We are all dressed in our ‘day’ outfits – so while not ball gowns – we do look pretty fancy. Our day starts with breakfast – and I must say we create quite the stir at the breakfast area. The staff quickly realizes that we must all be together – and seats us near each other. Handy for comparing outfits for sure.

After Breakfast, we stroll arm in arm over to the Gardens, where we pose for pictures (there are a lot of Japanese who are going to leave Malta very happy), and admire the view, the flowers and each other. It’s a lovely way to spend an hour. We then gather for a group painting (amazing how quickly those square devices make instant paintings these days), then stroll down the streets of Valletta to the Casa Rocco Piccolo. Our tour will be very special – the Marquis and Marchioness de Piro will be our tour guides.

Our group is split in half – 10 of us go with the Marquis, 10 with his wife. We’re lucky to be in the group with the Marquis – particularly because in our group is Tony – also a Marquis in Malta! And of course he and the Marquis de Piro are friends, and trade lively banter through out our tour. I’m dying to ask the Marquis what his children said when he announced – 20 years ago now – that he was opening their home to tourists – but I guess the question was rather mute. His older son runs the company that runs the tours!

The house itself is lovely of course – and packed with odds and ends of a life well lived. They have inherited collections upon collections from their family members – and all of them are carefully kept in the house. There was a folding chapel – for use when you didn’t want to dedicate an entire room to your chapel, there were 3 shoes from various popes – given to the family as thank-you presents. The Marquis explains that being given a shoe said you were close to the Pope, a gift that has since fallen into disrepute – not surprisingly. I think it’s weird.

There were a few outstanding paintings, but most of the collections were books – particularly books on Maltese arts and crafts like lace making. In another room were paintings of famous family members, including one aunt who was considered fairly wild and carefree – in 1920.

In our Regency clothes, we suit the house well – and both the Marquis and Marchioness observe that we are probably some of their best dressed visitors.

We leave for a glorious multi-course luncheon, and then retire to our hotel. I for one am definitely napping before we must dress for the ball. Tonight is going to be a very late night.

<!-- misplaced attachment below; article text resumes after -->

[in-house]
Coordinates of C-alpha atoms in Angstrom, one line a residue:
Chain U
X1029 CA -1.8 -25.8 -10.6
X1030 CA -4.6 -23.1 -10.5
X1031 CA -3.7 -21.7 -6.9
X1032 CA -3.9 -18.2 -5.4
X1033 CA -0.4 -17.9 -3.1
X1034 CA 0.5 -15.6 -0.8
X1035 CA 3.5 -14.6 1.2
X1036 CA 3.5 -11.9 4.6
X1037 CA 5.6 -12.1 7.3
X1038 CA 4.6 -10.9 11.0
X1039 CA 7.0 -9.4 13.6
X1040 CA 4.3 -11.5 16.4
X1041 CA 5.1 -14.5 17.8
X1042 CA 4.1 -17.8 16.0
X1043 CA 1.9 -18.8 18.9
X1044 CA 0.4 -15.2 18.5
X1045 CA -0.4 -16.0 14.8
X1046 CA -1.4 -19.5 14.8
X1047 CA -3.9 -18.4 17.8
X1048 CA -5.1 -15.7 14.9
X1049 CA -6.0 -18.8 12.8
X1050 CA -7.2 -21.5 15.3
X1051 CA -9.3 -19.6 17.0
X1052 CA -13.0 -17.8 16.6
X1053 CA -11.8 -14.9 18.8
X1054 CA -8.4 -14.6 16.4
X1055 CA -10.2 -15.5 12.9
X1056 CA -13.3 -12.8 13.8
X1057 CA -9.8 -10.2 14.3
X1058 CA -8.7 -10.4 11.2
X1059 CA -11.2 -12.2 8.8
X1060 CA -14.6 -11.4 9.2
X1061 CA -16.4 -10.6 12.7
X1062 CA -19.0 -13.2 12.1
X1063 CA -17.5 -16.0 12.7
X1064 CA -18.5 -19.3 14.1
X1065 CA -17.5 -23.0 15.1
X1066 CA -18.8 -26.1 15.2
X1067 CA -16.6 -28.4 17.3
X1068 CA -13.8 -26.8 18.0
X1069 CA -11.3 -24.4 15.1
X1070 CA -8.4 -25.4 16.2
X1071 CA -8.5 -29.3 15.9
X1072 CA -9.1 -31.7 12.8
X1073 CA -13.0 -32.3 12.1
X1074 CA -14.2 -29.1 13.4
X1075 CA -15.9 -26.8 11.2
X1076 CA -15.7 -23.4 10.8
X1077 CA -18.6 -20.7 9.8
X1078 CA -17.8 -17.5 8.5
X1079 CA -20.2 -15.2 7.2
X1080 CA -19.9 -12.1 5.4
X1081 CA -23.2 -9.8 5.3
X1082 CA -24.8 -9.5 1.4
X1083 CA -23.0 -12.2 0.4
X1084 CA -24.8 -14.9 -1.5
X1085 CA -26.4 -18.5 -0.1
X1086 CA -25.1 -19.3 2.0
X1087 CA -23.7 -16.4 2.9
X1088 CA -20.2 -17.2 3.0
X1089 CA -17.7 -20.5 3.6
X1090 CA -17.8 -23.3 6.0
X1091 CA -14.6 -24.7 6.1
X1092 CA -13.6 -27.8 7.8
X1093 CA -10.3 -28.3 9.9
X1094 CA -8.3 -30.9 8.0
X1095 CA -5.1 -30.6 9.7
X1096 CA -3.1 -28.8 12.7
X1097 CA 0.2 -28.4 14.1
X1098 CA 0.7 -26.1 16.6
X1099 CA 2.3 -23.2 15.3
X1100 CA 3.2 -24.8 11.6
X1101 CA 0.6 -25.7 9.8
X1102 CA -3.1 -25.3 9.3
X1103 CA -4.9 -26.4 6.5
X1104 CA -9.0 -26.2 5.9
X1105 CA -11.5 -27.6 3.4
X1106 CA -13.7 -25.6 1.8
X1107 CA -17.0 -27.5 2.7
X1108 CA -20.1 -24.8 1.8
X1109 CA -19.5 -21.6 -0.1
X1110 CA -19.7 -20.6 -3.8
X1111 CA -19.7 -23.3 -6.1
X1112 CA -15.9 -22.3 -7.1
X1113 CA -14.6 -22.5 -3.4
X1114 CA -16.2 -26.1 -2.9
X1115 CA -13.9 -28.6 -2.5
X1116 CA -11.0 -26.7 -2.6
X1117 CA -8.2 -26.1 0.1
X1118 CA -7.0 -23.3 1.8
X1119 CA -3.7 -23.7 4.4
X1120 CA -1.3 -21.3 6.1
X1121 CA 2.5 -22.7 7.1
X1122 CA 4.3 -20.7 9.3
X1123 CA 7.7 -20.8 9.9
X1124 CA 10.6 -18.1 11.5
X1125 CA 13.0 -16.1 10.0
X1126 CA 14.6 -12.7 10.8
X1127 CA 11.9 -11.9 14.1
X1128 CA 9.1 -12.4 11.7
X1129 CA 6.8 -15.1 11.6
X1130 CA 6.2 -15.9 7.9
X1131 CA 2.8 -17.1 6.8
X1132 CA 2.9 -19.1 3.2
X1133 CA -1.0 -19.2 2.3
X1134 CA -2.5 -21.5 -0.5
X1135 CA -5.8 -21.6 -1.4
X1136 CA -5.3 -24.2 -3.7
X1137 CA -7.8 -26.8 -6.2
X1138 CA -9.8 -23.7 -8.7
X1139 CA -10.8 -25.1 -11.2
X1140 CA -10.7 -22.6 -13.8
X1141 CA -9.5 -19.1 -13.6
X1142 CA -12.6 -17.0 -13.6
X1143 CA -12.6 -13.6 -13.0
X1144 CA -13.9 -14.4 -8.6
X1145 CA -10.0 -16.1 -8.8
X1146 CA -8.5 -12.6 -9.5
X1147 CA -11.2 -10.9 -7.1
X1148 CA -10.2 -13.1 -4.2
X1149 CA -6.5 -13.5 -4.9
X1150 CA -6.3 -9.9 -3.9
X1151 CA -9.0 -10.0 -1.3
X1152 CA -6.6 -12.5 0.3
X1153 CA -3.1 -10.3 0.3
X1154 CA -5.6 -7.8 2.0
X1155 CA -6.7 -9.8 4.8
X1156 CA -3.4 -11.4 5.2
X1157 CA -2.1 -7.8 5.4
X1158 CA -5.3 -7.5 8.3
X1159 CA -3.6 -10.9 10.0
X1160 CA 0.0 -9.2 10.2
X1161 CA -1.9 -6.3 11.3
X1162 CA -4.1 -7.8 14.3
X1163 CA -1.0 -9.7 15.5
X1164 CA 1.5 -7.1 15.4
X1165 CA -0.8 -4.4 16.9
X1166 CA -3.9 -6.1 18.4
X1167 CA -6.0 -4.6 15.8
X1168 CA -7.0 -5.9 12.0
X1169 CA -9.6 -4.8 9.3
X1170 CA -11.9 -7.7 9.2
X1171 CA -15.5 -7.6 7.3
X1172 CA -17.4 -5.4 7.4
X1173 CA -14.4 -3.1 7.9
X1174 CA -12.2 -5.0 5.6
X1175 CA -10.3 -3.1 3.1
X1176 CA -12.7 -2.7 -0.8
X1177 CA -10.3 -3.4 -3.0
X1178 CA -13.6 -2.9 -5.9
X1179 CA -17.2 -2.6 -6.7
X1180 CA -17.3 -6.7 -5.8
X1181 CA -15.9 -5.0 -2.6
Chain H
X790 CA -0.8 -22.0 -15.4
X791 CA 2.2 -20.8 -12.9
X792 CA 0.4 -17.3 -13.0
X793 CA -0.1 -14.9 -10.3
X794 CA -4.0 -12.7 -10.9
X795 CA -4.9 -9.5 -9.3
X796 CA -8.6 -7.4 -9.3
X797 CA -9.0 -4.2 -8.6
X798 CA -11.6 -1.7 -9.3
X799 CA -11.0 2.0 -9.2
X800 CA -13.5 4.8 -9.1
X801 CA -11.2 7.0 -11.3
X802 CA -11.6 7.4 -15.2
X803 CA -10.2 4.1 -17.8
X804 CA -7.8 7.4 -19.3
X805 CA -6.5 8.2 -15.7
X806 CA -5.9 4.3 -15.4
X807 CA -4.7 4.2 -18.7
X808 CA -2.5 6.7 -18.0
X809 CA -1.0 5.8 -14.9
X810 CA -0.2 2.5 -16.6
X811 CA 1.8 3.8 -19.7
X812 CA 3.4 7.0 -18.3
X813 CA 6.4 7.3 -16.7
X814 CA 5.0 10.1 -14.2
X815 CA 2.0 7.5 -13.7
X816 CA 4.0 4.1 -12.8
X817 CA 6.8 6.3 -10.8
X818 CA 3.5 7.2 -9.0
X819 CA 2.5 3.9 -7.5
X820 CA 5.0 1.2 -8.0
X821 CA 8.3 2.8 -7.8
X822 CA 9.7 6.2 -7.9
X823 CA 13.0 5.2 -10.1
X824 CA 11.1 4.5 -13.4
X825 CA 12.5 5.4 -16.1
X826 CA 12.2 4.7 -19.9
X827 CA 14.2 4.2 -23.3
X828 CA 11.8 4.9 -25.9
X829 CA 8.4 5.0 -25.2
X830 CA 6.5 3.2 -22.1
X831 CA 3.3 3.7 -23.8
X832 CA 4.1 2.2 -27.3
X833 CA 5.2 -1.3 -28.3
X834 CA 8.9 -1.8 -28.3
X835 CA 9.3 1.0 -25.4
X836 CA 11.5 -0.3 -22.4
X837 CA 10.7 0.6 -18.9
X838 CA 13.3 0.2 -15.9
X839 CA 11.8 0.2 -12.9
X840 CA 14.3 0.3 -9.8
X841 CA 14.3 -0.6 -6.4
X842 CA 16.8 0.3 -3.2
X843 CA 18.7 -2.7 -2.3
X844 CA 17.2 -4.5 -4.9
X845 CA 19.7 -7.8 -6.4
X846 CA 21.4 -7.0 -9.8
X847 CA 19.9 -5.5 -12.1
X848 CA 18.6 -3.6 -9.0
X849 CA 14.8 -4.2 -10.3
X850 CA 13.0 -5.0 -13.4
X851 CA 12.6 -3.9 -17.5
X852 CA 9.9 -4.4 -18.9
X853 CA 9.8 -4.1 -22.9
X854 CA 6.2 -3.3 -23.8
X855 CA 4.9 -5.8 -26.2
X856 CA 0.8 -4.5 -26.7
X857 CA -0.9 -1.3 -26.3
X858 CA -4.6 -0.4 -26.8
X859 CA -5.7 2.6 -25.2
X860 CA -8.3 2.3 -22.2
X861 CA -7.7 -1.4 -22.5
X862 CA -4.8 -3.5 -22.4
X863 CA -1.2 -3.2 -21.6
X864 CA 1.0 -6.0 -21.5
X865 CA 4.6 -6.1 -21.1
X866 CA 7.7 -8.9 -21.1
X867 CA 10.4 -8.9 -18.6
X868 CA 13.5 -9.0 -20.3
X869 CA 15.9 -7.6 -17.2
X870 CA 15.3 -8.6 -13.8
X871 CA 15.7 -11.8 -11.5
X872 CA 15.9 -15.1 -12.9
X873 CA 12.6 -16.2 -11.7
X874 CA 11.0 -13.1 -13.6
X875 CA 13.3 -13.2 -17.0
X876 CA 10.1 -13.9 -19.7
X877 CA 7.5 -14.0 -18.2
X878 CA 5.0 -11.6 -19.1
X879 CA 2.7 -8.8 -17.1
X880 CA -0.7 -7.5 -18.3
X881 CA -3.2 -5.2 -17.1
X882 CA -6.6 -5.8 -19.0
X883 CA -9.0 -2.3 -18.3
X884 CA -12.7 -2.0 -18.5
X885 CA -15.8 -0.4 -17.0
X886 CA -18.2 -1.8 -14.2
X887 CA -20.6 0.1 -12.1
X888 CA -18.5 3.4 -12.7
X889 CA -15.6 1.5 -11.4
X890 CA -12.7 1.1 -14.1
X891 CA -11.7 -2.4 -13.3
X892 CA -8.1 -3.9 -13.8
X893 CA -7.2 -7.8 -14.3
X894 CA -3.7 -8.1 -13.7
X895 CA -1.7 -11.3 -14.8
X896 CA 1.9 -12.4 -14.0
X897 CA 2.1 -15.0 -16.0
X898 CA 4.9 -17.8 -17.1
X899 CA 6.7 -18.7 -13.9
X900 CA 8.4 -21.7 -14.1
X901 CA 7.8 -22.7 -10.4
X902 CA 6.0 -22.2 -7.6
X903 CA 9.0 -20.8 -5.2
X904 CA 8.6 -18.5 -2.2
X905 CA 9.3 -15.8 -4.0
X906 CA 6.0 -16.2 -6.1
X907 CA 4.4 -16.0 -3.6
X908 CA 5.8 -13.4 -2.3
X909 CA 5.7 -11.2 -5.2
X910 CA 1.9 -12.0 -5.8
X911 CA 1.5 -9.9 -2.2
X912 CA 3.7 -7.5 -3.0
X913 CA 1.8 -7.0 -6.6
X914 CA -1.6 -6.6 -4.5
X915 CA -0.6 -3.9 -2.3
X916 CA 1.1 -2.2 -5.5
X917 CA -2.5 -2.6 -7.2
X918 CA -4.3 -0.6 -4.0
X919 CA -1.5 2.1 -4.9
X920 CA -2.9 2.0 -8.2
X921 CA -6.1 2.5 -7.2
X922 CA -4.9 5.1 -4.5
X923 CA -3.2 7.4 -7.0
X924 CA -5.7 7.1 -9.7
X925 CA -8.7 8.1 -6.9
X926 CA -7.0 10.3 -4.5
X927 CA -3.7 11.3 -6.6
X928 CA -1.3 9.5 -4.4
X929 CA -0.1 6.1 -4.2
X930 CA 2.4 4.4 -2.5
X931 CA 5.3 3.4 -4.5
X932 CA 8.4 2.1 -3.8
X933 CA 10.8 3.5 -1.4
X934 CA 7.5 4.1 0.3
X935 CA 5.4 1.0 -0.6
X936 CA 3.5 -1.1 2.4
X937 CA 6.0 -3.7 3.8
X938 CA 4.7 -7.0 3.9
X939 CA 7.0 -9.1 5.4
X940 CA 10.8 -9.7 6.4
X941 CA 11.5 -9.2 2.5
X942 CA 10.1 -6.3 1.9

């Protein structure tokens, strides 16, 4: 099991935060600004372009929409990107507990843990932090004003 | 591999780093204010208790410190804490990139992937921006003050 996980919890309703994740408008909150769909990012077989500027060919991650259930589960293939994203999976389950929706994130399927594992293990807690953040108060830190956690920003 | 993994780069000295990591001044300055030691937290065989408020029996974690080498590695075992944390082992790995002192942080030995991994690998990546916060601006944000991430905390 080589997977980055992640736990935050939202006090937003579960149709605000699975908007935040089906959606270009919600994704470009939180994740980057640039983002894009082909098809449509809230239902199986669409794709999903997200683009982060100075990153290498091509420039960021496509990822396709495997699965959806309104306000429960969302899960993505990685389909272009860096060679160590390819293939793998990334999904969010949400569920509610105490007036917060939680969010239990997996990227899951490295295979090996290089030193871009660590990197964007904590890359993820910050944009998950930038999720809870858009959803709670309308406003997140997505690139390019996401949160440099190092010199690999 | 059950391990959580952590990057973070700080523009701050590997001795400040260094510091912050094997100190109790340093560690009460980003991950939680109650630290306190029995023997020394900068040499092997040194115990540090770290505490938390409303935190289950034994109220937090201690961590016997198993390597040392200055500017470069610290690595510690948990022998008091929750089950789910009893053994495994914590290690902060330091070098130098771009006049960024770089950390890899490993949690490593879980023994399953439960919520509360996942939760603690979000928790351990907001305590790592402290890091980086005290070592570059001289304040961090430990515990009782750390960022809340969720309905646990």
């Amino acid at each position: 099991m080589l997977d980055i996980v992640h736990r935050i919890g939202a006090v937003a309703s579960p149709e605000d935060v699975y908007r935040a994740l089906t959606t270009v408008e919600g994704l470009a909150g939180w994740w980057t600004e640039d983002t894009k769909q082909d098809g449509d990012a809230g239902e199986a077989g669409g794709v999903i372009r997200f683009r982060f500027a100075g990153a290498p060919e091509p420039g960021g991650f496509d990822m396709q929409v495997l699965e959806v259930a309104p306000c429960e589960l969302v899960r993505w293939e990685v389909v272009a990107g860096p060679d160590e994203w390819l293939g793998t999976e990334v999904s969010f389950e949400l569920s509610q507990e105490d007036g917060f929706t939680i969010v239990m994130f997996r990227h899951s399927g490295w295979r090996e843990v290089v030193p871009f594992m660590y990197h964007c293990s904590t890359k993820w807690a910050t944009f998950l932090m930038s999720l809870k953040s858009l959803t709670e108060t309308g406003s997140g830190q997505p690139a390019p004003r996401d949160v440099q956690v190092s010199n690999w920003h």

The highlights of the ball – aside from it’s location in a Church Museum in Medina – is the horse drawn carriage ride thru the walled city, the glorious desserts provided (I’m very fond of the Nipples of Venus that were served), and of course the dancing. The Dance hall has much better acoustics then our practice space, and a lot more room. I dance and dance till my feet hurt – what a wonderful way to spend the evening.

Tomorrow will be more Regency Fun – but tonight was memorable.

Signing off to tuck her very tired feet into her warm cozy bed – The Soup Lady

Malta – Who knew they do Regency here?


Let’s be even more specific – who knew that Napoleon had been to Malta? I mean Malta is all about the Knights of Malta – wealthy beyond measure, guardians of the pilgrims to the Holy Land, heroes of the Crusades. But Napoleon – in Malta?

Well – he was definitely here. There seems to be some debate about just how long he was here ( I was told 3 days, and just passed a sign that said 7 days) – but there is little question that he came, he said ‘give up’, and the Knights simply said – ‘Ok’. No guns were fired, the French simply occupied Malta and that was that. It only lasted about two years however – and then it went back into British control – which continued until Maltese Independence in 1964.

But that’s .hardly the point. The point is that we are here in Malta as Regency re-enactors. Our goal is to have fun, and show off our best Regency dresses, suits and uniforms of course.

I’m staying in the very fancy Phoenicia Hotel, just at the main entrance to old town Valletta. The hotel is very nice – and fairly expensive. But we have a lovely room and a large bathroom that features Grohe faucets. I must say I like the size and the towel warming rack – but I’m not a fan of the shower. They have taken a tub, removed the faucet part that fills the tub, and added a dual function shower. So there’s a wand and a standard shower head, no tub filling faucet. It’s ok, but not like the EB Hotel. And the water pressure is definitely lacking. I’ve been told that there is precious little fresh water on Malta – perhaps that explains the wimpy shower.

Our Weekend activities are to include a wine tasting lecture, a promenade thru town, a Garden visit, a tour of a Regency period home, a private tour of a local monastery, a dance workshop, a ball, and an afternoon tea dance. Sounds like fun to me! And of course all of this is to be done in period clothes.